IDTF-thumbnail
IDTF-thumbnail
audio button
ID the Future Podcasting on Intelligent Design and Evolution
Episodes

The Difference Between Teaching Criticisms of Evolution and Teaching Intelligent Design

Episode
13
Guests
Casey Luskin
Duration
00:05:16
Share
Facebook
Twitter
Print
arroba Email

Critical Analysis of Evolution is Not the Same as Teaching Intelligent Design

A favorite Darwinist conspiracy theory is to claim that education policies requiring critical analysis of evolution are simply a guise for teaching intelligent design (ID). Right now anti-science groups in Kansas are claiming that the state’s new science standards are pushing intelligent design.


If you agree that children should be fully informed about evolution, join with like-minded citizens and stand up in support of the Kansas state science standards.

Go to Standupforscience.com and sign the petition today


The Kansas science standards do not include intelligent design. In spreading this falsehood, opponents of the standards ignore the following clear statement by the Kansas Board of Education in the standards. “We also emphasize that the Science Curriculum Standards do not include Intelligent Design….” (emphasis added) Which part of “do not include Intelligent Design” can’t opponents of the standards understand?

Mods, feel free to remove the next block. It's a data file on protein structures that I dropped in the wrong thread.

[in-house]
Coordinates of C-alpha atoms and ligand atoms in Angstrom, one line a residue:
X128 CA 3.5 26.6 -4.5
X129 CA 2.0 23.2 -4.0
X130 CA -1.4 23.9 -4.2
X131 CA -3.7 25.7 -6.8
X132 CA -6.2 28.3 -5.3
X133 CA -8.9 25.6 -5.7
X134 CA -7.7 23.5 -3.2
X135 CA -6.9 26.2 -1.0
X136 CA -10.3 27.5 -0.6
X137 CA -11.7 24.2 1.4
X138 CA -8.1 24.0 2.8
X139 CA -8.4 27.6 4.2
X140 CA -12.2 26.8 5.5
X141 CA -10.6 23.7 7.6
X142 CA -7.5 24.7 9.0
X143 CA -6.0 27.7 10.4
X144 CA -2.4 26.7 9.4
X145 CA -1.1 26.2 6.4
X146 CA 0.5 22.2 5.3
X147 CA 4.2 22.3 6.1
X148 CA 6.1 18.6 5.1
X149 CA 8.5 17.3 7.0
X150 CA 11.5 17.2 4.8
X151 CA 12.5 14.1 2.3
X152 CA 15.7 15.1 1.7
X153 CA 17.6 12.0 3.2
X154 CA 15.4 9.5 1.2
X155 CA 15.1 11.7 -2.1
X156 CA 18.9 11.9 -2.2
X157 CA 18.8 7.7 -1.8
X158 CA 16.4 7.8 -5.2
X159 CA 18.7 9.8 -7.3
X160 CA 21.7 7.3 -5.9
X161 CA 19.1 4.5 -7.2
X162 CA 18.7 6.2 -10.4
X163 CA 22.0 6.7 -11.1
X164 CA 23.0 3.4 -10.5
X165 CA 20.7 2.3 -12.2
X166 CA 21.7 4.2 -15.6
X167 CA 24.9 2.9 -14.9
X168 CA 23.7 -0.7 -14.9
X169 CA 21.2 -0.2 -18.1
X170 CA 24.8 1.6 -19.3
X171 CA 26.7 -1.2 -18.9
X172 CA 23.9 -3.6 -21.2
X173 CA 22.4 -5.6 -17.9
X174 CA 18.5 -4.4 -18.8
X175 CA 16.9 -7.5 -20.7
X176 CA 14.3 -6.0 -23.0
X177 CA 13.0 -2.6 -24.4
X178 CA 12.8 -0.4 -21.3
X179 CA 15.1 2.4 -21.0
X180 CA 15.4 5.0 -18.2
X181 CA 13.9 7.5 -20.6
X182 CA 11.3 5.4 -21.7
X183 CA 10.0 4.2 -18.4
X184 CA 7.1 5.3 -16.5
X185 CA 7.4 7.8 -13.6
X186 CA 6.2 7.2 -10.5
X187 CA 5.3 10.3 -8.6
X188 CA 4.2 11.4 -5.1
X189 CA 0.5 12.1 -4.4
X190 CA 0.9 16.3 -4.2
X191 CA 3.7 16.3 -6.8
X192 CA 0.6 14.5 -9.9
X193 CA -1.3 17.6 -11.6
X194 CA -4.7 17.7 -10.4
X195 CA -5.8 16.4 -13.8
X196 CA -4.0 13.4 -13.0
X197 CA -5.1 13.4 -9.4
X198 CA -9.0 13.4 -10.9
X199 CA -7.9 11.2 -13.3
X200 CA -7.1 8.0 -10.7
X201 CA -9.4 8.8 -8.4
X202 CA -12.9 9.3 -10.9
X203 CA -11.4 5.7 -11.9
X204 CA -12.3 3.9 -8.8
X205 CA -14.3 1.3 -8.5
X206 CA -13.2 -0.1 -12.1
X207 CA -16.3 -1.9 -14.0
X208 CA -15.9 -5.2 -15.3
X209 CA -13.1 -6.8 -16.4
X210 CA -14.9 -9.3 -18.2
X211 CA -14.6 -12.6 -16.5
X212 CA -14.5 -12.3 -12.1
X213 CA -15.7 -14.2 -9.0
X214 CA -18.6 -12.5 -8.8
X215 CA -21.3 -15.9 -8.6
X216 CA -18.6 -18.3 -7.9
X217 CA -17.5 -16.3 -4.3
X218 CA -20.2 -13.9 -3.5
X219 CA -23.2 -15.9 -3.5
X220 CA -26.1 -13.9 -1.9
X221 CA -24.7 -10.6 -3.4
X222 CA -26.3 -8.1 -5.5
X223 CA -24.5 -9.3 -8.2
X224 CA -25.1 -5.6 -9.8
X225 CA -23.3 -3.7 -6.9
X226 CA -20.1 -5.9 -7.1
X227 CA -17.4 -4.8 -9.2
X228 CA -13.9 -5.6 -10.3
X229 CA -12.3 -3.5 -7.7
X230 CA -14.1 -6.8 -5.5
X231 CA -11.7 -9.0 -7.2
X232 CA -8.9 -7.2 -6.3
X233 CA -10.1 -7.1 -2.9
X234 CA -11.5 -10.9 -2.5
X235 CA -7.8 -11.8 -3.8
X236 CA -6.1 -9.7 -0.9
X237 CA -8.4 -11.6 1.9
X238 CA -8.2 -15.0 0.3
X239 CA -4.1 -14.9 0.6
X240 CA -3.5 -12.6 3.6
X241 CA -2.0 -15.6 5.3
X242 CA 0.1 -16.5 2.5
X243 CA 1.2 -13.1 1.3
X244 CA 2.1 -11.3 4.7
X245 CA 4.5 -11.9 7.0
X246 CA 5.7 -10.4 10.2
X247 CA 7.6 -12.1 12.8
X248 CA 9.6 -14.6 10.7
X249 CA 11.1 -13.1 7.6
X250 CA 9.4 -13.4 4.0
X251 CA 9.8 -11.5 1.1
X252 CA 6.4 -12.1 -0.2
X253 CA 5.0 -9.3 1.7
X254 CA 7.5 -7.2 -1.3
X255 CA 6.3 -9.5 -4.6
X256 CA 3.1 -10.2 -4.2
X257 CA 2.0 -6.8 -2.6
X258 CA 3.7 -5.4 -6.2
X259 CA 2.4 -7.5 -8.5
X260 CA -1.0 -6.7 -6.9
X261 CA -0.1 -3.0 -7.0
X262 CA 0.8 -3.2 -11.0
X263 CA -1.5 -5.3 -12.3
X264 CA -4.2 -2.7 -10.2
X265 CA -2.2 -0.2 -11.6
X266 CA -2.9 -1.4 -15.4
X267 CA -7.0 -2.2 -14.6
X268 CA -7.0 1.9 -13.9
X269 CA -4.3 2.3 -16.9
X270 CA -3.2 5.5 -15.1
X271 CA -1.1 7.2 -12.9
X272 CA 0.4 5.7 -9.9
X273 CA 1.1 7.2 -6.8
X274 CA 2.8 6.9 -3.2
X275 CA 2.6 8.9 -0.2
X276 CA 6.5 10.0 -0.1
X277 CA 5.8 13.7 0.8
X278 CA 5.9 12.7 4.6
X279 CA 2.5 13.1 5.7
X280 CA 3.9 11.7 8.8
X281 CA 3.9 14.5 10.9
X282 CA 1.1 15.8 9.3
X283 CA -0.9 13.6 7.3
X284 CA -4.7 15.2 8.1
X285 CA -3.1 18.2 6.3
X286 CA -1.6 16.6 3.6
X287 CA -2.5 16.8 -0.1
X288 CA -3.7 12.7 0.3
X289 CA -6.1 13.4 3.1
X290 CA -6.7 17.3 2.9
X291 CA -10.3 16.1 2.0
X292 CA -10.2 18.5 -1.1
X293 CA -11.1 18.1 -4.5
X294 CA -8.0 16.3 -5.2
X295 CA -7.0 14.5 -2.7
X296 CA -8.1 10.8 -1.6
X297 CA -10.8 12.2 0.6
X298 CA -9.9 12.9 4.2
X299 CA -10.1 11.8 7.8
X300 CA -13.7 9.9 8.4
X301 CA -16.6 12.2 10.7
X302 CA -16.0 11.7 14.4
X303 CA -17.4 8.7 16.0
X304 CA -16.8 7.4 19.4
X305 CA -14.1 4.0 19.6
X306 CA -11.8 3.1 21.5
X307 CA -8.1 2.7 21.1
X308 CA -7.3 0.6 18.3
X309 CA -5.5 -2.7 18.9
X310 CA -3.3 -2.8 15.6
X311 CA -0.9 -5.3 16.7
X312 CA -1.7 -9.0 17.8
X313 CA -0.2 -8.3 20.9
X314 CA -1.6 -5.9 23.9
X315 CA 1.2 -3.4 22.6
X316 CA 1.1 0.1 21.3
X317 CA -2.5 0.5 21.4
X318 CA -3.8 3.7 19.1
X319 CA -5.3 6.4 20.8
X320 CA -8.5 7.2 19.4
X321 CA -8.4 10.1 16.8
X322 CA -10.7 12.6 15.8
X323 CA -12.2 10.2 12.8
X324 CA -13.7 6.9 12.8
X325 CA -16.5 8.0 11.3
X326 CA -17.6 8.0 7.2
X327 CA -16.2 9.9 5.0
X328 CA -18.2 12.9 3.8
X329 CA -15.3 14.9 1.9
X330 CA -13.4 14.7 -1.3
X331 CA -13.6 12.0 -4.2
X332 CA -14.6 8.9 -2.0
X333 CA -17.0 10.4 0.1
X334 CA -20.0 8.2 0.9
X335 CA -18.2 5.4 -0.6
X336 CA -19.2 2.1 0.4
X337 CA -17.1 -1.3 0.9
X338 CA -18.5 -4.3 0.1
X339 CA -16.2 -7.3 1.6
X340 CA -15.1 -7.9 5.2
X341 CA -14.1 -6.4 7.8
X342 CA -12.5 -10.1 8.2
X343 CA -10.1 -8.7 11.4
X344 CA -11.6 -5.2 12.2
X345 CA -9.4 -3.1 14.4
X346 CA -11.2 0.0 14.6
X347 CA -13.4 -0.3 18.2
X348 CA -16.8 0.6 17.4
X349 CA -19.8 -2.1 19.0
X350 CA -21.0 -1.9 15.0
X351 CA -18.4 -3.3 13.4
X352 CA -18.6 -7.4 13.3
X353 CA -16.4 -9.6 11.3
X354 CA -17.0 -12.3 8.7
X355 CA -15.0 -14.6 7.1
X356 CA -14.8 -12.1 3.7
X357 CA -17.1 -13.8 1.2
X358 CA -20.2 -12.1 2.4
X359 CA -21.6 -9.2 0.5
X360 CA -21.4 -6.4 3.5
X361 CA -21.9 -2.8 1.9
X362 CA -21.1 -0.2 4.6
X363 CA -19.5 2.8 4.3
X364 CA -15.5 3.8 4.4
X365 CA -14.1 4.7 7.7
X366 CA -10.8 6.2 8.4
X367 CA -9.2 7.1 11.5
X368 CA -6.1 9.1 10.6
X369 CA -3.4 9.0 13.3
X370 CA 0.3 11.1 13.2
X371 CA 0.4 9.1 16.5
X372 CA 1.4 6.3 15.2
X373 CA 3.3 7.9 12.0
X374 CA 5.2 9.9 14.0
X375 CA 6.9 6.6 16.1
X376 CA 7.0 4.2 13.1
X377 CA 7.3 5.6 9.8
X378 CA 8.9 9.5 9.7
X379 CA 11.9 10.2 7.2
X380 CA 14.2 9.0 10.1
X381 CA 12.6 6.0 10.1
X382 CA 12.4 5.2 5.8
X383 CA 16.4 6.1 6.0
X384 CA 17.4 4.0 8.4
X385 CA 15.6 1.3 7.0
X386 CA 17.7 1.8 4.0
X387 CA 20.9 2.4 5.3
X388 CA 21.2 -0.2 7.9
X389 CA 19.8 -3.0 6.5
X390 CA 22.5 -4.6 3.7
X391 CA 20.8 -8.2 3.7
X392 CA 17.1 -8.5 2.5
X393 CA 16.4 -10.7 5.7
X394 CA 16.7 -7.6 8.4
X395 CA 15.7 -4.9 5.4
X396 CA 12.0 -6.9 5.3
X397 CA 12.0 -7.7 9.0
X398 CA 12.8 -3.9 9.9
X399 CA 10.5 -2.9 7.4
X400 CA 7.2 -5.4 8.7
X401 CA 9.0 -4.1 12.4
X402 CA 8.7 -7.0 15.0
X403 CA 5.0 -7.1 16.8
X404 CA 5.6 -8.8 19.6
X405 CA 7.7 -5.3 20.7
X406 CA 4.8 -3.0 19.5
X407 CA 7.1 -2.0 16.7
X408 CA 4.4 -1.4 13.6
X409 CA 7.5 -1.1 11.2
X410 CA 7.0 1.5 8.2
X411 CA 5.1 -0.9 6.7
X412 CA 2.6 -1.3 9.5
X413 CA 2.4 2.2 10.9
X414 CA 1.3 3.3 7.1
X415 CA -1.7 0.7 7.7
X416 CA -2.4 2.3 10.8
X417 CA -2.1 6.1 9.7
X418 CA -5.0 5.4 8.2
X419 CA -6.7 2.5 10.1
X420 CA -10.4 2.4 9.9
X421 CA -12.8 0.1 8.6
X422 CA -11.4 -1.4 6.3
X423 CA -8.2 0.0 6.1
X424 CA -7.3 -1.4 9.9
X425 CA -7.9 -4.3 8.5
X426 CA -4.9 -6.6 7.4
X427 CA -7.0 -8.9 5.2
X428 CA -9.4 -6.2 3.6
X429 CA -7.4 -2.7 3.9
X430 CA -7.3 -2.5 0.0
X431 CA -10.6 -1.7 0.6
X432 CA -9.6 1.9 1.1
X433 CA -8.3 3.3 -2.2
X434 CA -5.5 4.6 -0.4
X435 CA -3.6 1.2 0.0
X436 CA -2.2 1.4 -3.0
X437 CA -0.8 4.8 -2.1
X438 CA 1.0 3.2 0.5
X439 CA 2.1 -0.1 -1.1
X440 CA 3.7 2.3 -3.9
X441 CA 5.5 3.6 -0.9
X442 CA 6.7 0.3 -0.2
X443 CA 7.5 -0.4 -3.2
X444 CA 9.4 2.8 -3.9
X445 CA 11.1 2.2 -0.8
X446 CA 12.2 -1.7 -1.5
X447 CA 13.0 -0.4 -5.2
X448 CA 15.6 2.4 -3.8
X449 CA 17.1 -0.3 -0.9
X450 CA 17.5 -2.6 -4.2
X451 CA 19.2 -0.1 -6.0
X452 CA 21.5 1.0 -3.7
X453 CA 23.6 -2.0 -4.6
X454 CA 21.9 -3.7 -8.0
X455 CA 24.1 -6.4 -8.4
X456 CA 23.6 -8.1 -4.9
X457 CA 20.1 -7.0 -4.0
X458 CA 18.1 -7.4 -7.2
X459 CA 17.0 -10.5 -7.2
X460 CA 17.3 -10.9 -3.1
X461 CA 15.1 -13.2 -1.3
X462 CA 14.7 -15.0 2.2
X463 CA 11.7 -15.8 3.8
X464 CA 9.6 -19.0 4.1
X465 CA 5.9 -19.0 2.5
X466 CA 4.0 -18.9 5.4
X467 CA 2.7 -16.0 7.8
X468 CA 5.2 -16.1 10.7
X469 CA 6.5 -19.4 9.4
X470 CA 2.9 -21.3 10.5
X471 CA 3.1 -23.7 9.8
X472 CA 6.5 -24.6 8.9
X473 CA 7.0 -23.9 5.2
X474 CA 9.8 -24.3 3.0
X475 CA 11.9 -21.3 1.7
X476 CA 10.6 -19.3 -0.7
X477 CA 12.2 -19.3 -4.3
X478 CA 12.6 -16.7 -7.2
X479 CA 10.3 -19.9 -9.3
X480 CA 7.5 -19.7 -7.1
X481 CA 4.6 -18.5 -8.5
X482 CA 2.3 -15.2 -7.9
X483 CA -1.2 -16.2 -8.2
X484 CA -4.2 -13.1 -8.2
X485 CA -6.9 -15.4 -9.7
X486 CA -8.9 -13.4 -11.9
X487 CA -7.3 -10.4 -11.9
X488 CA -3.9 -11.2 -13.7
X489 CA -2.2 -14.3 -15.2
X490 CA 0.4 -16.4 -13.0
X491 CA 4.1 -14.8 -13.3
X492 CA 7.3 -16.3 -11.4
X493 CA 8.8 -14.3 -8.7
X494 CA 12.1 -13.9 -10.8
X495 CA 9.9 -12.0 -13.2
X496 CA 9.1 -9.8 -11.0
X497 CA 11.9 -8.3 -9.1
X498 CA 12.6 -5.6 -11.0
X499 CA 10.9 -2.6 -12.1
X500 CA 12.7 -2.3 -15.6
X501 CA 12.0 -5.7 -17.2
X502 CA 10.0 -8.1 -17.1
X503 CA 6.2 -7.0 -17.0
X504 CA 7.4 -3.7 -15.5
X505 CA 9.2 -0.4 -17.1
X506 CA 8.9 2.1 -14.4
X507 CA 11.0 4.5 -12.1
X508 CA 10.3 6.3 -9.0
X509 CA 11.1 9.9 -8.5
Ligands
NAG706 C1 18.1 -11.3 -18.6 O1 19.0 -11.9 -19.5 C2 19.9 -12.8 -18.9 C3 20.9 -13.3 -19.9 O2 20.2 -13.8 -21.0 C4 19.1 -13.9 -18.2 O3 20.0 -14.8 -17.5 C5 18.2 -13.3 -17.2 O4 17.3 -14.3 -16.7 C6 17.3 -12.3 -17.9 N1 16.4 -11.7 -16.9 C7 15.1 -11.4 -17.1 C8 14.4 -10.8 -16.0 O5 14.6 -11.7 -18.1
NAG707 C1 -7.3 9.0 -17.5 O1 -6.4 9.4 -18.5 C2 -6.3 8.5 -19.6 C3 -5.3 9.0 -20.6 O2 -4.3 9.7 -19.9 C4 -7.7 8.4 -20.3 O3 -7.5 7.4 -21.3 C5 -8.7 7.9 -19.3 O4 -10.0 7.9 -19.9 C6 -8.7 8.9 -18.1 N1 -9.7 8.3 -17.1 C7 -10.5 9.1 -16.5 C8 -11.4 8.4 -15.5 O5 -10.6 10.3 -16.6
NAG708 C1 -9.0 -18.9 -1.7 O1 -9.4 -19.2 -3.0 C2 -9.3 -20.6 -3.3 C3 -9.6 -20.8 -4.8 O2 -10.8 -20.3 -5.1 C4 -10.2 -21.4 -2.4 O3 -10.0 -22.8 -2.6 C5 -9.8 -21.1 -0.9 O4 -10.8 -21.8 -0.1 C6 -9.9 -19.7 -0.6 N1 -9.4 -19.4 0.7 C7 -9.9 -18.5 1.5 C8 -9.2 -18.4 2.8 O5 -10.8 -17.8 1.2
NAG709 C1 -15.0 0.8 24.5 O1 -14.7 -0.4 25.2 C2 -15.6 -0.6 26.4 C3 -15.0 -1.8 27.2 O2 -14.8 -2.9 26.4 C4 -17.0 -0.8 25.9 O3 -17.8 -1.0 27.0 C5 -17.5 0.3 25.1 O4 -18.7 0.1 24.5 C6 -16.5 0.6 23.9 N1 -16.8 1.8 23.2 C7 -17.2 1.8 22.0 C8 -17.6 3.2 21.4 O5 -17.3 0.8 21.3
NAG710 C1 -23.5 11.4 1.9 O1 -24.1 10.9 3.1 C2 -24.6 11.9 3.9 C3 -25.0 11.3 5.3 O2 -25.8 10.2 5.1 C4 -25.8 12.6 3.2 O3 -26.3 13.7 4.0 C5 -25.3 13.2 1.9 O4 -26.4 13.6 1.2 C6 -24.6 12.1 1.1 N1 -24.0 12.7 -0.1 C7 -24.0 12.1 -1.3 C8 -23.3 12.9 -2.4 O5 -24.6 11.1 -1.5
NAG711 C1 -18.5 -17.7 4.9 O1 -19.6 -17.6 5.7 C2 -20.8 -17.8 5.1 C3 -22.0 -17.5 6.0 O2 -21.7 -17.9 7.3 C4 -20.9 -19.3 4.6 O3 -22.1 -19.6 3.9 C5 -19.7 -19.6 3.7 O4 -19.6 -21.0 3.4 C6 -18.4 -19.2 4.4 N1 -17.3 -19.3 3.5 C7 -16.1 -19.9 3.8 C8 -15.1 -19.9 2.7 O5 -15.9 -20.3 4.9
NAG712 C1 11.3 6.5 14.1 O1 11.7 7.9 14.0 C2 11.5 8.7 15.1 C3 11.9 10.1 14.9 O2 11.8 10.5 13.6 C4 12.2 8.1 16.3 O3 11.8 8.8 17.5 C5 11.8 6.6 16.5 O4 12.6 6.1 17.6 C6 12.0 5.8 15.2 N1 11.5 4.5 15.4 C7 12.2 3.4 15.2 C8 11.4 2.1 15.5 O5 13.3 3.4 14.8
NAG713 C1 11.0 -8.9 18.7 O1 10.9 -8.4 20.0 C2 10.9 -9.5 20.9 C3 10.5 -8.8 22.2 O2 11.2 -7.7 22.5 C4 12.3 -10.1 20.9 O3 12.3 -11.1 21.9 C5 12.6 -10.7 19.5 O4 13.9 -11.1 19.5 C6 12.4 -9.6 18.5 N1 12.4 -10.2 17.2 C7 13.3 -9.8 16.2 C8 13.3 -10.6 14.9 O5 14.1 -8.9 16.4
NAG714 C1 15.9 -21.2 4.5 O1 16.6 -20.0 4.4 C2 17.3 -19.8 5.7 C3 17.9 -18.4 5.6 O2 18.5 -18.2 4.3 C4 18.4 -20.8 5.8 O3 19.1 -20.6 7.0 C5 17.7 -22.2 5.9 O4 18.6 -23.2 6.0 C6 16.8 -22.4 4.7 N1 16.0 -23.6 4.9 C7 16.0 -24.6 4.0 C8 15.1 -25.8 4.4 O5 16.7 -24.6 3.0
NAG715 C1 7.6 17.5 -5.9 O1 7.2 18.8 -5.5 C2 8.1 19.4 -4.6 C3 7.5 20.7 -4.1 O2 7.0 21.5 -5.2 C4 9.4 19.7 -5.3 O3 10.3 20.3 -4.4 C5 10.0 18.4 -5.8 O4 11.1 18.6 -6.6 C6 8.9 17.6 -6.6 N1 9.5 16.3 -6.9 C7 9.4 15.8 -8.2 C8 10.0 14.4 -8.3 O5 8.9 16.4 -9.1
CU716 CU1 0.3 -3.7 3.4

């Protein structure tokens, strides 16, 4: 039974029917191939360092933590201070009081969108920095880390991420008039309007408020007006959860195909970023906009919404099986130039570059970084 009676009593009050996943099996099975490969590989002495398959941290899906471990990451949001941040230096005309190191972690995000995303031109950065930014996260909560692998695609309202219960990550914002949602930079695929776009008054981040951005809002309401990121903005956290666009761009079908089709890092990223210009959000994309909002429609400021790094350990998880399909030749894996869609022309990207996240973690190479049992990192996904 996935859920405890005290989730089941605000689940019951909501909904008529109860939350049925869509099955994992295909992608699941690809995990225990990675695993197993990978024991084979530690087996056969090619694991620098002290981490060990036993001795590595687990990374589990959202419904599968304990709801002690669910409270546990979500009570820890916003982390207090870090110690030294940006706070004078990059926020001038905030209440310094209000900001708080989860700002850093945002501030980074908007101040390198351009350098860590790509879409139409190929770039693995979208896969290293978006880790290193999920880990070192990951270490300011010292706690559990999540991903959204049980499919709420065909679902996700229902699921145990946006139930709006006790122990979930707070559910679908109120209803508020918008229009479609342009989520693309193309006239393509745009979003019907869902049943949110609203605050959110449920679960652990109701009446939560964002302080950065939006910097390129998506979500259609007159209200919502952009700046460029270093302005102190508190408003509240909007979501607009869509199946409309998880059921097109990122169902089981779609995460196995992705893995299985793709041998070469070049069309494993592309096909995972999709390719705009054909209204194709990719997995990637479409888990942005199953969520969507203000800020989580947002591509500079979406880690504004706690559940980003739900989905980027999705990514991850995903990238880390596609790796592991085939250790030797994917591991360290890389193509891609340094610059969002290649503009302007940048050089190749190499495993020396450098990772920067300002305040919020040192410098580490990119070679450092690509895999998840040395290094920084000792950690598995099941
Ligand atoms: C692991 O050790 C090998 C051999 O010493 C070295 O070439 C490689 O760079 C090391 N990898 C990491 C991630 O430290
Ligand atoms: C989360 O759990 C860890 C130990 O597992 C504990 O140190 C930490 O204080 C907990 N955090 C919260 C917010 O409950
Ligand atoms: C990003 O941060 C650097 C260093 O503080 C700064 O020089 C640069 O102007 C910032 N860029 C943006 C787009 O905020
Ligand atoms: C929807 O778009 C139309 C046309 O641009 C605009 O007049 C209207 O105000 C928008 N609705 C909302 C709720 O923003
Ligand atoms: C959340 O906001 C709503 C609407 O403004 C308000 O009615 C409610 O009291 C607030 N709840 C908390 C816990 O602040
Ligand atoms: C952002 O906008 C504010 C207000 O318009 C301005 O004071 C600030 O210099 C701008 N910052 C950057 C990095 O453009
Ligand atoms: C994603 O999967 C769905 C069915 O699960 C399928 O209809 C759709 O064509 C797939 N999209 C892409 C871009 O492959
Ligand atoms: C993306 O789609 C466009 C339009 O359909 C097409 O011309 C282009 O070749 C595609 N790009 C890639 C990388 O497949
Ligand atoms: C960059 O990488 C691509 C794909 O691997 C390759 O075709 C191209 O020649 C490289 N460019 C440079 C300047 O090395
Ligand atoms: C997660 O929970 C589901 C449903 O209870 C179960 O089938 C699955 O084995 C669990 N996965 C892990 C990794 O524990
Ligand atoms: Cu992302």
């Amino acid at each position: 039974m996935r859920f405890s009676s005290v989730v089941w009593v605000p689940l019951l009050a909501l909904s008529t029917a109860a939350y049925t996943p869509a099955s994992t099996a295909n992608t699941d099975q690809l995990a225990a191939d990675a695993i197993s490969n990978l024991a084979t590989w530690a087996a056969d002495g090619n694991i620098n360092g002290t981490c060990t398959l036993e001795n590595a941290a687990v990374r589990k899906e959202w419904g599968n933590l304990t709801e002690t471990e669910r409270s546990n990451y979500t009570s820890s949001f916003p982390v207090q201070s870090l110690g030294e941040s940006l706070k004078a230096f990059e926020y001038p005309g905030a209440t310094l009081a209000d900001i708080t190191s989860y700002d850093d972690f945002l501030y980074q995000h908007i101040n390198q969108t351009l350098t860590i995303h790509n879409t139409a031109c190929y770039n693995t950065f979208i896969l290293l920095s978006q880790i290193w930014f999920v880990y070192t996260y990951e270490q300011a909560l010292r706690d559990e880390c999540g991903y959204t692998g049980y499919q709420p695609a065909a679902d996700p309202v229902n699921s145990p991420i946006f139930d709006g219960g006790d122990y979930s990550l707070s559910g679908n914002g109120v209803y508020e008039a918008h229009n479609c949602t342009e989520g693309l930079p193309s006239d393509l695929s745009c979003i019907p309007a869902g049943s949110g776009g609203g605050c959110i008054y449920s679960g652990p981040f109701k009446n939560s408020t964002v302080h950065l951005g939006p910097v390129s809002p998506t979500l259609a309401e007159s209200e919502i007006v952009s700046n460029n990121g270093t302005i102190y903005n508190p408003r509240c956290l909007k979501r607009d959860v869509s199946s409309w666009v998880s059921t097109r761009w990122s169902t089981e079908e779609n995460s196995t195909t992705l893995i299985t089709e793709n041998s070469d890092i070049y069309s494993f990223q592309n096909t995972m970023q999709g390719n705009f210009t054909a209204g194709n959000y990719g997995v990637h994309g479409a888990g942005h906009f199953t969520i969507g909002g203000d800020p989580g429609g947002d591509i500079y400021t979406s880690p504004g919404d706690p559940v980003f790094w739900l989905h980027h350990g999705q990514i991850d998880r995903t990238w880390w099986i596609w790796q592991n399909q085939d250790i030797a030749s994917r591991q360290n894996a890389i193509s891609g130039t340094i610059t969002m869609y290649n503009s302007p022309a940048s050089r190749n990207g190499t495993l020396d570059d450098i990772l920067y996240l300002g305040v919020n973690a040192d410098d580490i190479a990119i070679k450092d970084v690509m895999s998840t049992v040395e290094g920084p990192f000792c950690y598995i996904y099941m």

In this podcast Casey Luskin highlights five simple reasons why teaching critical analysis of evolution is very different from teaching about intelligent design.

Click here to download a short FAQ about critical analysis of evolution.

Questions? E-mail us at cscinfo@discovery.org.

Casey Luskin

Casey Luskin is an attorney with graduate degrees in science and law, giving him expertise in both the scientific and legal dimensions of the debate over evolution. He earned his B.S. and M.S. in Earth Sciences from the University of California, San Diego, where he studied evolution extensively at both the graduate and undergraduate levels. His law degree is from the University of San Diego, where he focused his studies on First Amendment law, education law, and environmental law. He conducted geological research at Scripps Institution for Oceanography (1997-2002).
Tags